According to studies by UNESCO, students with disabilities are the least to benefit from distance learning solutions. As the Coronavirus pandemic disrupted 2020 and possibly even beyond, educational institutions across the globe have been forced to adjust with the change in normalcy and implement a modern, socially-distant, learning module – virtual learning. As distance learning becomes the safest option for students, they are more prone to adverse effects associated with the pandemic.
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Vulnerable to the New Way of Learning
Based on research published by the University of South Wales in 2020, individuals with intellectual or developmental disabilities are particularly vulnerable to adverse risks associated with COVID-19. Even though social distant learning is the safest solution during the global pandemic, it is not necessarily the most advantageous. According to health researchers at CPFN, disabilities can range from learning deficits, physical disabilities, or those with developmental delays. One concerned parent asked, “how do you teach someone to hold a pencil over the internet?” as her 7-year-old daughter has a genetic disorder that affects her motor skills, self-control, and attention span. These are just one of the many difficulties that parents have to shoulder to ensure their children are not left behind in distant learning.
Limited Access to Professional Assistance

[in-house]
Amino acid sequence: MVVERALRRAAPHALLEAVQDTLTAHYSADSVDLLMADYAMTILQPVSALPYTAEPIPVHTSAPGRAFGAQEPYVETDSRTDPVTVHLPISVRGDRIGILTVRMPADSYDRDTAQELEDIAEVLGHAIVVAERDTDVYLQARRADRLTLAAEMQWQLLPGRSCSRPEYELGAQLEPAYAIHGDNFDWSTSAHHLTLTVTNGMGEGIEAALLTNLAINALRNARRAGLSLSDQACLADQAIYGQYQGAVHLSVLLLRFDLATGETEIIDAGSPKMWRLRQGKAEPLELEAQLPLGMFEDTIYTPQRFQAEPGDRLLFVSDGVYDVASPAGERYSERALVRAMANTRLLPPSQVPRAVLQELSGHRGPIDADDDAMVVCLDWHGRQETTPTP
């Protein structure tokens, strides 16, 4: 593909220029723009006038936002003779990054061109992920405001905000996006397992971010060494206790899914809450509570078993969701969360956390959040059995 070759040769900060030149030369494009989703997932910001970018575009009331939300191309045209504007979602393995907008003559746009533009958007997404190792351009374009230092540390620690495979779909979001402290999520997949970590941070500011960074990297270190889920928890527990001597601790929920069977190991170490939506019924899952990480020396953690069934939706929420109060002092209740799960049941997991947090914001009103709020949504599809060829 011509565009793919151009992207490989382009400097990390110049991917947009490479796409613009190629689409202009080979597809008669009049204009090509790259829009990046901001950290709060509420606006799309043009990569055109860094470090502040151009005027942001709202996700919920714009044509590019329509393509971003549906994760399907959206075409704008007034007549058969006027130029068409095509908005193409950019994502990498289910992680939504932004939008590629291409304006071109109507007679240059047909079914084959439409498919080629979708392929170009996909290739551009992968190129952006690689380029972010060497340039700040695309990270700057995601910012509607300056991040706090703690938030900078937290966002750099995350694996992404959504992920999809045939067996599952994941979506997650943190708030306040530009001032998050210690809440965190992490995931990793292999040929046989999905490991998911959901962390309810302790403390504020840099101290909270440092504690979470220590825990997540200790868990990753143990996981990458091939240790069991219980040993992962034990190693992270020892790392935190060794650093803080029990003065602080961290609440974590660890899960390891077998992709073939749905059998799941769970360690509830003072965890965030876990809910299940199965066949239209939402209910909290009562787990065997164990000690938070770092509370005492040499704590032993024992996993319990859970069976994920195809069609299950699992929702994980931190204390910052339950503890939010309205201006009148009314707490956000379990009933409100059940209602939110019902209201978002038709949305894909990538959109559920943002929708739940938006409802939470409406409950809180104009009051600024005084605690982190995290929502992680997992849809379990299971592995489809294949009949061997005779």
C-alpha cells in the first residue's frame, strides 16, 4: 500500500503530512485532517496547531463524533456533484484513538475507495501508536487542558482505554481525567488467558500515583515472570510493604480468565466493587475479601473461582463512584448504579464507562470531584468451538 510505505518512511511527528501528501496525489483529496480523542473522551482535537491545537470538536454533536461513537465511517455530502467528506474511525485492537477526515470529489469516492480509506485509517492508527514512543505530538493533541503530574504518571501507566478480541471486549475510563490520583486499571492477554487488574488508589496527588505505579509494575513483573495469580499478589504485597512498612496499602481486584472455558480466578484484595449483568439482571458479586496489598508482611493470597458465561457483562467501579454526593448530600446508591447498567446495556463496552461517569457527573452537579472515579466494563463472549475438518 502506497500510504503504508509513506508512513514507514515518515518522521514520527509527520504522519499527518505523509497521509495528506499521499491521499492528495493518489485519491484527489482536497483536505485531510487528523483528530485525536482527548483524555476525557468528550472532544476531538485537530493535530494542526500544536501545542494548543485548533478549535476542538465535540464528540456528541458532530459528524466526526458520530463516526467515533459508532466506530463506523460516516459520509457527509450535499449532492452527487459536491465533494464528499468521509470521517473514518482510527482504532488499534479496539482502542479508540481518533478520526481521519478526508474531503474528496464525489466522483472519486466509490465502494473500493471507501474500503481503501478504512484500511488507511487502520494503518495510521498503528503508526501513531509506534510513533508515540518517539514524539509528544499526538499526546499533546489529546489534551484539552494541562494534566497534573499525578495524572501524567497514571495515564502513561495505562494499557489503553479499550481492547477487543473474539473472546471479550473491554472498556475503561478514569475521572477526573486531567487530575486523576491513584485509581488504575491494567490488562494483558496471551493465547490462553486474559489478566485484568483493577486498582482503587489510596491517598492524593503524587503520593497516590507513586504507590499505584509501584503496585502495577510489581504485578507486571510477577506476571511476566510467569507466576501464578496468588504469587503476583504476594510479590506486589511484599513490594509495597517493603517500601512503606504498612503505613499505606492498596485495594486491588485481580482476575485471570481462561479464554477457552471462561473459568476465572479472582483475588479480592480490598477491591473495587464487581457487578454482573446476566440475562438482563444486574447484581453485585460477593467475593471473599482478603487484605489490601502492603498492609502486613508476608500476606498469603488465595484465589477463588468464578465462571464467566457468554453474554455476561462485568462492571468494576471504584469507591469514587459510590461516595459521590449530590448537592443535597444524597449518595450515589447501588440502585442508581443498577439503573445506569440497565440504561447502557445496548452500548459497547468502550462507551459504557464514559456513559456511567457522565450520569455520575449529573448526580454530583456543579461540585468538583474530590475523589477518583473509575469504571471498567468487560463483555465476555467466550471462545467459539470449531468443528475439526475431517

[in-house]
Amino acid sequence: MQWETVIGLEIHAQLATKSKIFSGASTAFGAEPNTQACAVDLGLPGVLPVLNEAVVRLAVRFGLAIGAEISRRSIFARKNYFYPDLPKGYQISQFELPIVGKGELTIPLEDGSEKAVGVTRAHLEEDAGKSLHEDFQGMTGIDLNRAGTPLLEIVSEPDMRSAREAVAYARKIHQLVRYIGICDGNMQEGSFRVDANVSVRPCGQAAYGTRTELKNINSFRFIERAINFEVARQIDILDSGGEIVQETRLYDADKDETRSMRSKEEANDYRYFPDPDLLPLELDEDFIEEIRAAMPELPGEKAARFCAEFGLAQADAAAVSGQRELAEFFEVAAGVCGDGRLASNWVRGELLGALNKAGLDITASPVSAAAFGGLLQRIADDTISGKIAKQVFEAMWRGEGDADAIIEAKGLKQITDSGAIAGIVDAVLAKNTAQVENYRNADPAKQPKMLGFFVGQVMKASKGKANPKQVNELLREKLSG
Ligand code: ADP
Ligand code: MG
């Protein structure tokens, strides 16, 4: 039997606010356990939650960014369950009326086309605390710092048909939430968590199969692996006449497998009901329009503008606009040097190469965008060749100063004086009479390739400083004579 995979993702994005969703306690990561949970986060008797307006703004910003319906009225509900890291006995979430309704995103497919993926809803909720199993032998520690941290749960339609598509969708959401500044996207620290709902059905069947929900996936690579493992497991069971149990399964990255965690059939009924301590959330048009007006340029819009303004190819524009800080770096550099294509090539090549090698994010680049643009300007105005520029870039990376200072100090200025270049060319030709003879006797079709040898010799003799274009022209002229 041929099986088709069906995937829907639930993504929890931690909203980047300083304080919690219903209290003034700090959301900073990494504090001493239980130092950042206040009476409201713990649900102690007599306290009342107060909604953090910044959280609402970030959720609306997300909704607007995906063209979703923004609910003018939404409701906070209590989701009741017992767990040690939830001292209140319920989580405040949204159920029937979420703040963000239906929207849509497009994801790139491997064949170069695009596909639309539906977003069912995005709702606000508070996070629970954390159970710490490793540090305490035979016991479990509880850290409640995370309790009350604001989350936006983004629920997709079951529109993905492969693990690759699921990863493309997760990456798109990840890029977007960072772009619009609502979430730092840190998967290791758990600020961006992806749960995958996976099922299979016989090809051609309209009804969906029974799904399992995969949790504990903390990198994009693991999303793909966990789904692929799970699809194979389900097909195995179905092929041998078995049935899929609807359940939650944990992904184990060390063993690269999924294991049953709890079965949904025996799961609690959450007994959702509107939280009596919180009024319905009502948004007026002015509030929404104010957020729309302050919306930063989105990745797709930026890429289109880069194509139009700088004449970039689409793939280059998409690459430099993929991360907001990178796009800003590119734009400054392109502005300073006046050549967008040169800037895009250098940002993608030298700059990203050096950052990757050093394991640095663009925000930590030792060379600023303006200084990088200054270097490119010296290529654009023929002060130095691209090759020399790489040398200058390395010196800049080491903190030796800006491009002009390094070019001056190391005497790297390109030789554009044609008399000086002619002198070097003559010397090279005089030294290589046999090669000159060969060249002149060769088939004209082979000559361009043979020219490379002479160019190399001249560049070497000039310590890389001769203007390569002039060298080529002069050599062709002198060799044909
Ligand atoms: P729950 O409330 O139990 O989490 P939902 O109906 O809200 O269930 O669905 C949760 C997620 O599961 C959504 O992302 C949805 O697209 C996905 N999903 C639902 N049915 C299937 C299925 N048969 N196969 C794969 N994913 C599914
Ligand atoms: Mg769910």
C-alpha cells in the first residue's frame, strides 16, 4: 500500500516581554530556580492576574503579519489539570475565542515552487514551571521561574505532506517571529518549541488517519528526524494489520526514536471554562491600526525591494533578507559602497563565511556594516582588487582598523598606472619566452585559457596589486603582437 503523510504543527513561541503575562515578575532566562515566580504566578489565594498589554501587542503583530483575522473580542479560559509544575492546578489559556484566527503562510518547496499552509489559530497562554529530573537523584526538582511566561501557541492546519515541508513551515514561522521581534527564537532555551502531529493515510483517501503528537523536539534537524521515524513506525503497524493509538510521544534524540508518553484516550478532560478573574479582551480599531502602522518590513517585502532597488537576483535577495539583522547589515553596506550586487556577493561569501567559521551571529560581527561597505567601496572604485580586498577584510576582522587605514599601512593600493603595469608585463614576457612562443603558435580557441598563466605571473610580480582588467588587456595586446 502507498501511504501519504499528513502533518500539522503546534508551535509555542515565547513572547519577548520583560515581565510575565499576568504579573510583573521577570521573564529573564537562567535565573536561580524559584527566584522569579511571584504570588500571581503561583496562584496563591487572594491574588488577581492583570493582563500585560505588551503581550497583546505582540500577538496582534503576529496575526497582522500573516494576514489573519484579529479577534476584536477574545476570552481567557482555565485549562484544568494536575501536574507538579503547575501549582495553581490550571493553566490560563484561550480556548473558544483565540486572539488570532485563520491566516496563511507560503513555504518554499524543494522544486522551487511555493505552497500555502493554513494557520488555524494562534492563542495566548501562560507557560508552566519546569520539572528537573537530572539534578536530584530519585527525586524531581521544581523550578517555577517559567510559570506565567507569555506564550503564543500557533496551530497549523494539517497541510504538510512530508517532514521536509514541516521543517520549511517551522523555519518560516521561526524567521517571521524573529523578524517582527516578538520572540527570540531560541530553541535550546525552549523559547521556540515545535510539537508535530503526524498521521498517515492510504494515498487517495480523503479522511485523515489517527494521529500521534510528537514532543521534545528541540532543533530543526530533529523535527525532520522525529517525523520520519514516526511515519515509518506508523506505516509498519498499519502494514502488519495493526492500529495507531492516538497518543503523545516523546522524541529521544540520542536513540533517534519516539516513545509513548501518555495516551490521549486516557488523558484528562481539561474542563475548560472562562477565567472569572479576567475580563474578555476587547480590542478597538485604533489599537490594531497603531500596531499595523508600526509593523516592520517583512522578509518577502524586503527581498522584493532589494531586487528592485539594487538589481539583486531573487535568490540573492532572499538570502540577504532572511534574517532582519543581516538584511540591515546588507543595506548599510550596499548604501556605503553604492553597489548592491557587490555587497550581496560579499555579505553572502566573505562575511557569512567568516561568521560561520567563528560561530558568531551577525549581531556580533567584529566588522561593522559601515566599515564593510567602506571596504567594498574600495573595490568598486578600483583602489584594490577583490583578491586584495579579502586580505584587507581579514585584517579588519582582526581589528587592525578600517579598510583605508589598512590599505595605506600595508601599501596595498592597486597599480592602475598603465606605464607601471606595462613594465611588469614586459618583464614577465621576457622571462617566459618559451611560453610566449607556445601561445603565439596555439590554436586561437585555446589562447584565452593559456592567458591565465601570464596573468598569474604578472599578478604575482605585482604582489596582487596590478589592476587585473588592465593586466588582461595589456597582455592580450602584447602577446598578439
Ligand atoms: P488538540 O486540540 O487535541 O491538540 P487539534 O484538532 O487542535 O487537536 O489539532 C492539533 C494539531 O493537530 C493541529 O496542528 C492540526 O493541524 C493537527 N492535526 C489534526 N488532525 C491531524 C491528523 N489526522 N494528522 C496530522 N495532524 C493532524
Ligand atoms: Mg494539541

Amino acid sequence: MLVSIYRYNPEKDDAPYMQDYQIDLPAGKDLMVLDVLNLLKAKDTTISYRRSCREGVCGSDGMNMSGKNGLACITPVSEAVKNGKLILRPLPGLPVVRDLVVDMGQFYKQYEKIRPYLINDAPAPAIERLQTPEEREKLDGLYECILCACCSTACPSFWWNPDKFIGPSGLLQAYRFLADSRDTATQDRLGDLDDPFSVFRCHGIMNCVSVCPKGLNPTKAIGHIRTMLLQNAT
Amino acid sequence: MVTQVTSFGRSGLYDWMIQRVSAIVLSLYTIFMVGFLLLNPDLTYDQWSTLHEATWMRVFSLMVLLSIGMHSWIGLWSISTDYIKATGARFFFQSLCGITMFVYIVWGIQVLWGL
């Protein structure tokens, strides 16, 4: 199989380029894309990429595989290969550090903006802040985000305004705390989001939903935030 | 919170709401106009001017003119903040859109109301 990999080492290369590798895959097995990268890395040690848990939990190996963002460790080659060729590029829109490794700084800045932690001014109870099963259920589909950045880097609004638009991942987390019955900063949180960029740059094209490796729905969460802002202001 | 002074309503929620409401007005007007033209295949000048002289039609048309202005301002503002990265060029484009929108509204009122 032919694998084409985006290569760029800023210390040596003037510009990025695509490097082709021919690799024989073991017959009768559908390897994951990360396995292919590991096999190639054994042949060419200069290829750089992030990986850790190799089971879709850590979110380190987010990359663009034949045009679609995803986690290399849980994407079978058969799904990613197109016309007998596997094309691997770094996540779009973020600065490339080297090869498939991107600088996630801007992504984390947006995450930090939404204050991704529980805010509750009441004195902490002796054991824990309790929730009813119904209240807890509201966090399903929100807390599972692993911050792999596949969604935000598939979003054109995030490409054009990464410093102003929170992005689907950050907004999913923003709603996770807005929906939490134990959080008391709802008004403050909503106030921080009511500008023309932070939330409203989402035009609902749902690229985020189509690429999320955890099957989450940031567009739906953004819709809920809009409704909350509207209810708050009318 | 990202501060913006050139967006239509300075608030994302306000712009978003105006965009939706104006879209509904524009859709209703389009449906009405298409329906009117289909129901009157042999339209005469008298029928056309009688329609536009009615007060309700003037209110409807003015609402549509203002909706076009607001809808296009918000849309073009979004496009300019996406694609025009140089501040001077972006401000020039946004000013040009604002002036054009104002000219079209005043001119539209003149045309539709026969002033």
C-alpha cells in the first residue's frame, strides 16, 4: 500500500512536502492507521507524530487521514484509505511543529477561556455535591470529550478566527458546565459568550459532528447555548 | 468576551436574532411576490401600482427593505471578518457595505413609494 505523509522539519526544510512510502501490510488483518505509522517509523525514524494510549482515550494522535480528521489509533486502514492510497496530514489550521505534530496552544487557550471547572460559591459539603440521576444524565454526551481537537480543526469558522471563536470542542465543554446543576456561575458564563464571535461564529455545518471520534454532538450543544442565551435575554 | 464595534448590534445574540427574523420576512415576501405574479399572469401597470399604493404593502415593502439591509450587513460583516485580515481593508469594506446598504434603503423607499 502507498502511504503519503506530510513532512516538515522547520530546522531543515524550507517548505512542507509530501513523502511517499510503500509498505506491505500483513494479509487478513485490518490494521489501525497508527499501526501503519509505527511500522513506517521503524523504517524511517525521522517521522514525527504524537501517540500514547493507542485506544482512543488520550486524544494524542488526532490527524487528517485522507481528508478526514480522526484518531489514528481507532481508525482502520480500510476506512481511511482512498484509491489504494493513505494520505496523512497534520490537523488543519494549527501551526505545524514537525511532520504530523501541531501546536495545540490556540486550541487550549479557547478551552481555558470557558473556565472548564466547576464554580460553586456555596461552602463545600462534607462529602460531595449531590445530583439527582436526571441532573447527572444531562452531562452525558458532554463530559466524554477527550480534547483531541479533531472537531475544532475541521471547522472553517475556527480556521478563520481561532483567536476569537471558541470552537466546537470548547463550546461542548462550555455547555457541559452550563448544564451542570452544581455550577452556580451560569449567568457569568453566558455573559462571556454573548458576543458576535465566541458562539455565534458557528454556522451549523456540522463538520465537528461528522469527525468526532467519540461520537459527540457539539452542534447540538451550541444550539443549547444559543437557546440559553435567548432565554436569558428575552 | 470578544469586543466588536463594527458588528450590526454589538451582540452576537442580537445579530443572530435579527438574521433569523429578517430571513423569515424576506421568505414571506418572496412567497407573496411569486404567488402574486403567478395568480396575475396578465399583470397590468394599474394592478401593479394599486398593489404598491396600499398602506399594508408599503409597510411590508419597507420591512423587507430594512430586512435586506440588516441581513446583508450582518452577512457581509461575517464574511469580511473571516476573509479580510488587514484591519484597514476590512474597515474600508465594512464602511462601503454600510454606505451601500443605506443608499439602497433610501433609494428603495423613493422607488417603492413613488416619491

According to a recent statement with Global Action on Disability, UNESCO provided key principles to ensure the right of education of learners with disabilities are met. These principles include considerations to all learners as it is now more apparent that educational needs and support are just as important as attending classes on campus. Besides their primary healthcare needs, the pandemic has limited the access of those with disabilities to third party educational centers that tutor or guide them in their school activities.
With professional help now unable to meet their client primarily due to local restrictions or personal concern, the task of assisting the student with a disability now falls upon the inexperienced family member. Parents and relatives also have to schedule their careers in an unorthodox manner to meet the educational needs of their children. As this may be the new normal, it might not always lead to favorable results.
New Normal Until When?
Online learning has its advantages as a socially distant learning experience. However, special factors need to be considered as to how students will react once they are back to a classroom in a school setting. According to Selene Almazan, legal director for the Council of Parent Attorneys and Advocates, USA, “Schools and parents will need to determine exactly what has been lost and what can be regained during the course of a school year.”
As students will be accustomed to being in the comfort of their own home, how will they react once they return to a social setting with their peers? Answers may vary, but one thing is certain, the new changes will result in more challenges. This is especially true for those with social difficulties pre-COVID and without their routine in special education.
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